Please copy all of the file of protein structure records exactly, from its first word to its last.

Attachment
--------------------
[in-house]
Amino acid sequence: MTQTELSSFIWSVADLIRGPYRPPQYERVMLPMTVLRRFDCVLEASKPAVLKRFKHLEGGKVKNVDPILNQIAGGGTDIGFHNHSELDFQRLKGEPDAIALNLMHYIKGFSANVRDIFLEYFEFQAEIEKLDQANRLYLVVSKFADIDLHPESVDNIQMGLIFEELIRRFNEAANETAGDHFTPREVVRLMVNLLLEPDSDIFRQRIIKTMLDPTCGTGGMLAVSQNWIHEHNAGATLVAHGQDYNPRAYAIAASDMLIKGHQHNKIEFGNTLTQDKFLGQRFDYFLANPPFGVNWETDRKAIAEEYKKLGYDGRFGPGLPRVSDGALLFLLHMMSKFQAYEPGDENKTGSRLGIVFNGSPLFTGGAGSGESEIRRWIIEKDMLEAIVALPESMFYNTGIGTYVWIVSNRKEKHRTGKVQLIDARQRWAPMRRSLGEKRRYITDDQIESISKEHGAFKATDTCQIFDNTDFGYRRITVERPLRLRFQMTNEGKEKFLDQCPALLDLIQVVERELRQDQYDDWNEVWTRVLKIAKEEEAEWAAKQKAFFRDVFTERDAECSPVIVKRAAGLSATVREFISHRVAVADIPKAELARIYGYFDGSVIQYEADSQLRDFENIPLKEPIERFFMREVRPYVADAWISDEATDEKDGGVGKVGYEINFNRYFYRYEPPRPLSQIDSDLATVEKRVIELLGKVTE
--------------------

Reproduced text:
[in-house]
Amino acid sequence: MTQTELSSFIWSVADLIRGPYRPPQYERVMLPMTVLRRFDCVLEASKPAVLKRFKHLEGGKVKNVDPILNQIAGGGTDIGFHNHSELDFQRLKGEPDAIALNLMHYIKGFSANVRDIFLEYFEFQAEIEKLDQANRLYLVVSKFADIDLHPESVDNIQMGLIFEELIRRFNEAANETAGDHFTPREVVRLMVNLLLEPDSDIFRQRIIKTMLDPTCGTGGMLAVSQNWIHEHNAGATLVAHGQDYNPRAYAIAASDMLIKGHQHNKIEFGNTLTQDKFLGQRFDYFLANPPFGVNWETDRKAIAEEYKKLGYDGRFGPGLPRVSDGALLFLLHMMSKFQAYEPGDENKTGSRLGIVFNGSPLFTGGAGSGESEIRRWIIEKDMLEAIVALPESMFYNTGIGTYVWIVSNRKEKHRTGKVQLIDARQRWAPMRRSLGEKRRYITDDQIESISKEHGAFKATDTCQIFDNTDFGYRRITVERPLRLRFQMTNEGKEKFLDQCPALLDLIQVVERELRQDQYDDWNEVWTRVLKIAKEEEAEWAAKQKAFFRDVFTERDAECSPVIVKRAAGLSATVREFISHRVAVADIPKAELARIYGYFDGSVIQYEADSQLRDFENIPLKEPIERFFMREVRPYVADAWISDEATDEKDGGVGKVGYEINFNRYFYRYEPPRPLSQIDSDLATVEKRVIELLGKVTE